Assess Indoor Air

According to the U.S. Environmental Protection Agency, people spend 90 percent of their time indoors, where pollutant levels can be from 2-100 times higher than outdoors. Help improve air quality at a school near you.

According to the U.S. Environmental Protection Agency, people spend 90 percent of their time indoors, where pollutant levels can be from 2-100 times higher than outdoors. And the American Lung Association reports that asthma, which can be triggered by these pollutants, affects the lives of over 7 million children under 18 in the U.S. and accounted for 14.4 million lost schools days in 2008. Help improve air quality at a school near you. 

Poor indoor air quality negatively affects the health and performance of students and faculty in schools, and an Indoor Air Quality (IAQ) walk-through is a vital step to jump-starting or maintaining a healthy school indoor environments program. Going through an air quality audit or checklist lets you identify possible sources of indoor and outdoor air pollution that have an impact on the health of your school community, specifically those living with asthma. After you recognize possible air quality issues, find out the ways you can reduce or eliminate exposure to these sources.

Remember to measure impact, if possible, by recording decreased levels of CO2 and decreased absence due to respiratory illness. There are also many ways to demonstrate impact in this area that are not easily measured, such as awareness and action steps taken.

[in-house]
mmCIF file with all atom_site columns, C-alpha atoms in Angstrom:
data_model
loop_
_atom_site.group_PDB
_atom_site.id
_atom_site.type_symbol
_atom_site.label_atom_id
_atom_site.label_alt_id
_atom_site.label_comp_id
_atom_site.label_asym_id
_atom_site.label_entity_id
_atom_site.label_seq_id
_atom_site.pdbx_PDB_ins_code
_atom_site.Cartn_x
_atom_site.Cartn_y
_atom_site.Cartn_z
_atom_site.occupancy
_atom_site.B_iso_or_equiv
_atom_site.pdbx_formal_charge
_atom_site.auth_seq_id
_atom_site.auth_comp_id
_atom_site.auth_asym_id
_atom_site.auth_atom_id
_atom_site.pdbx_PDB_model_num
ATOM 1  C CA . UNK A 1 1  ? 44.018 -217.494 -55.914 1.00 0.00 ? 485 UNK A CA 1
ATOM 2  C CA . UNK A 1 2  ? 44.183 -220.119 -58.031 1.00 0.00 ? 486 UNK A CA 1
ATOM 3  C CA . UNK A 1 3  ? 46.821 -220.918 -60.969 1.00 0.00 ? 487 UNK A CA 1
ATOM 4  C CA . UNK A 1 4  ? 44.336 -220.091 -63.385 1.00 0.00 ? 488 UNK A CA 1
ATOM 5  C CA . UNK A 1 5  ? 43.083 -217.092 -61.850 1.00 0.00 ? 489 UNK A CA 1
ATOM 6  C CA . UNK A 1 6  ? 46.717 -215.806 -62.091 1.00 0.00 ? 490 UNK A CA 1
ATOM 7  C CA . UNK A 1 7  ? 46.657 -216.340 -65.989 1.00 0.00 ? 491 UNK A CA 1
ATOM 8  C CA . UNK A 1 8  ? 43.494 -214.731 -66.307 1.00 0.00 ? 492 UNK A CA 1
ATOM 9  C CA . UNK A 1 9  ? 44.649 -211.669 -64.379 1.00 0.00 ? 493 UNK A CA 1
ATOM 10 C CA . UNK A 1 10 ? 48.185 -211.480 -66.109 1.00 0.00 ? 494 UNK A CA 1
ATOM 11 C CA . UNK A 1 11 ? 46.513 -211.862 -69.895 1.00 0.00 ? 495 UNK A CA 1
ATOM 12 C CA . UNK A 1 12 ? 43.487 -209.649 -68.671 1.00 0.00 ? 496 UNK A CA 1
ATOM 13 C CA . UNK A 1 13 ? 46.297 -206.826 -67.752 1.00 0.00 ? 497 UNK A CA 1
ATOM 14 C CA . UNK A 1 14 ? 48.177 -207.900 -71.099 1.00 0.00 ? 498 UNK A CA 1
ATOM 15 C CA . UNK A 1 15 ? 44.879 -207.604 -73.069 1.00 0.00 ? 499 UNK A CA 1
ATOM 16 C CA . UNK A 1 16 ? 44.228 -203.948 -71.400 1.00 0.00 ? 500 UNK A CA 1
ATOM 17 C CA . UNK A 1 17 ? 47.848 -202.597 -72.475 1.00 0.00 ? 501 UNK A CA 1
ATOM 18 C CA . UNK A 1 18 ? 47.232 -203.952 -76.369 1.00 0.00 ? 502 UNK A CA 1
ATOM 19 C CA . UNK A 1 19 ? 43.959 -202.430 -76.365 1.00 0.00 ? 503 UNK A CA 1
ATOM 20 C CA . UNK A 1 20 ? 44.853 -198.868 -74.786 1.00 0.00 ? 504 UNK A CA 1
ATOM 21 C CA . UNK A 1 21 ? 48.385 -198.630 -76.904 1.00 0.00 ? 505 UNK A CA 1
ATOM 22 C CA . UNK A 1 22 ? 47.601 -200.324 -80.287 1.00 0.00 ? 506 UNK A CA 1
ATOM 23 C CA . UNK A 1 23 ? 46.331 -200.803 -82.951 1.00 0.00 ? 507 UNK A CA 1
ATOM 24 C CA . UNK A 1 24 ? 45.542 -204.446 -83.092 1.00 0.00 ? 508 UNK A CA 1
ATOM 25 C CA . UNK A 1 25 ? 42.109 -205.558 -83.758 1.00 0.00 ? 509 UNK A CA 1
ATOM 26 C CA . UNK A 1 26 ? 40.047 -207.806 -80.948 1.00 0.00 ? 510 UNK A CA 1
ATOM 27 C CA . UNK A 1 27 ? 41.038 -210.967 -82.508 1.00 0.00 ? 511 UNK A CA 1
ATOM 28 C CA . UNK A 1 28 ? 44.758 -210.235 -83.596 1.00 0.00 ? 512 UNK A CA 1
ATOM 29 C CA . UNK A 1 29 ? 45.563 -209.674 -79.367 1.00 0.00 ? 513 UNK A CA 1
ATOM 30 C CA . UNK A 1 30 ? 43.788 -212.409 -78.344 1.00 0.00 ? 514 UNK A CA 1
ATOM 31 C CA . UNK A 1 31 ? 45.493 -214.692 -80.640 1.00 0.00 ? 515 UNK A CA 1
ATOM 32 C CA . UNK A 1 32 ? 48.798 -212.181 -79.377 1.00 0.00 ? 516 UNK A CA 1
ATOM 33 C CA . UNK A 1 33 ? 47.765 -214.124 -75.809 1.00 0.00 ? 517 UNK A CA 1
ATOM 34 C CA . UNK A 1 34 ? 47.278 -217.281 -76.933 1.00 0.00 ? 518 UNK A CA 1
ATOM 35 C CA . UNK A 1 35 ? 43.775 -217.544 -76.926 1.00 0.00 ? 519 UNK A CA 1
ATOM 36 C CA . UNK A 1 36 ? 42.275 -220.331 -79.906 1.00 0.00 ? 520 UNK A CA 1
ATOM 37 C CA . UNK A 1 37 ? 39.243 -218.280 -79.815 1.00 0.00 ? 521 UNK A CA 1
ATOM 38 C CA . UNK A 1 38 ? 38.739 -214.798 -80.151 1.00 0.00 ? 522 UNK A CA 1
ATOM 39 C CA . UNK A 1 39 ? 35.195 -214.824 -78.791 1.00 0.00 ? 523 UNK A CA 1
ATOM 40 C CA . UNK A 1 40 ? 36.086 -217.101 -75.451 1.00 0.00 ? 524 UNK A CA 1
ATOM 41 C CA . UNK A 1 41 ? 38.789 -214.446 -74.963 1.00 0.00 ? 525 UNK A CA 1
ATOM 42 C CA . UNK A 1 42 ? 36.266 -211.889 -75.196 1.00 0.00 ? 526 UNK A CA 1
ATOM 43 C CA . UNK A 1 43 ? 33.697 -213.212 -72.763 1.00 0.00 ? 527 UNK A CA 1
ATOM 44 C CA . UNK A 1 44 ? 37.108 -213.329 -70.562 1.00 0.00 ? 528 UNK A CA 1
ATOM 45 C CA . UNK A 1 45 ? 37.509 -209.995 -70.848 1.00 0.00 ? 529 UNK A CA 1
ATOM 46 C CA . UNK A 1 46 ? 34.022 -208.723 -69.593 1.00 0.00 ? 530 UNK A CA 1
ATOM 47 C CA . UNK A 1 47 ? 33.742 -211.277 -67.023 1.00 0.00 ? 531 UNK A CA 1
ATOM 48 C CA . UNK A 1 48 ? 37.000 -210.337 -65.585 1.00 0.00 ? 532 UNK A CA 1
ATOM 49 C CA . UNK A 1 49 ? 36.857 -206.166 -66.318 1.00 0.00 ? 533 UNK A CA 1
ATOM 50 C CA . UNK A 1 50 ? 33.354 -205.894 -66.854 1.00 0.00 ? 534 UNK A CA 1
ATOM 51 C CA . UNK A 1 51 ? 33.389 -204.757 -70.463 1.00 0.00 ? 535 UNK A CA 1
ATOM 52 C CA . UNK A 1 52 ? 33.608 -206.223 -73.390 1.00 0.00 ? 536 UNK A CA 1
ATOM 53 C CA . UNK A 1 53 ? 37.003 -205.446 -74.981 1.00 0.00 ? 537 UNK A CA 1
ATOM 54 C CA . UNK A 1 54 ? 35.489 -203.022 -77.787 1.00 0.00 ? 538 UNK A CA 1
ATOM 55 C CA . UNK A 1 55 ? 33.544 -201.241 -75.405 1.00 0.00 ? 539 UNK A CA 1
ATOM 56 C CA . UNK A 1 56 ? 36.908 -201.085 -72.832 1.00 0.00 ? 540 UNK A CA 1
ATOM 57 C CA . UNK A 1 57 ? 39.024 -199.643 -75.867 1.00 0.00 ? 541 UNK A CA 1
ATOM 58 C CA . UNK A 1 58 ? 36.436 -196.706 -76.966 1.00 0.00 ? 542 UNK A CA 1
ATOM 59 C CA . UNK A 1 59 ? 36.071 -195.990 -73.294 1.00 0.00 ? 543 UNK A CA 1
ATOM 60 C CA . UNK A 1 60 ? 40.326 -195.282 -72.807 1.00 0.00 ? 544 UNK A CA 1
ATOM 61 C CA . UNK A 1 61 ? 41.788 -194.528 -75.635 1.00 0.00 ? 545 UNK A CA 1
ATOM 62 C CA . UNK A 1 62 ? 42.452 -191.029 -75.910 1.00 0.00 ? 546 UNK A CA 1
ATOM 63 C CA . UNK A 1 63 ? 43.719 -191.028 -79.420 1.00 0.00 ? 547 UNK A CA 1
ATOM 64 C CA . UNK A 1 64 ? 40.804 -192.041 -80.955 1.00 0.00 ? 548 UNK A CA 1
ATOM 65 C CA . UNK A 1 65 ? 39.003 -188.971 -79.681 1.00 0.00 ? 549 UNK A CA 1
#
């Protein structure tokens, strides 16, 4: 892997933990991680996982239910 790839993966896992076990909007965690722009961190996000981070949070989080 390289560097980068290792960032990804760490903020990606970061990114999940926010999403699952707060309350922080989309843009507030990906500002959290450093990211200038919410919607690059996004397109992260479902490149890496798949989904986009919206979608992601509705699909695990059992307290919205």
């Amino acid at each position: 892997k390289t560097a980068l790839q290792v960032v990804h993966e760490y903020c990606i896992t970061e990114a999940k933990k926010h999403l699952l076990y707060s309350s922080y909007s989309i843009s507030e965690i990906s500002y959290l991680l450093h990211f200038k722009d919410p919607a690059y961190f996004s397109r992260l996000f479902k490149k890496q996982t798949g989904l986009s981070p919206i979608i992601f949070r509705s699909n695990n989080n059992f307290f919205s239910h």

Get started:

  • Raise awareness in your school community about the environmental factors that can trigger asthma attacks. Learn about asthma triggers, make signs to post in your school, and spread the word throughout your school community that we can ease the burden of asthma in our schools.
  • Make the case and get permission from a school or campus administrator to do an IAQ walk-through of the building. Get their help in assembling your IAQ team, including faculty, staff, maintenance and facility personnel, health officers, and students
  • Perform your walk-through inside and outside, according to the checklist tools, and share your findings from your walk-through with school officials and advocate for healthy IAQ solutions and programs in the school.
  • Encourage teachers to incorporate air education into their lesson planning using in-depth curriculum resources from Learning Lab.

 You can learn more about IAQ in schools from these resources: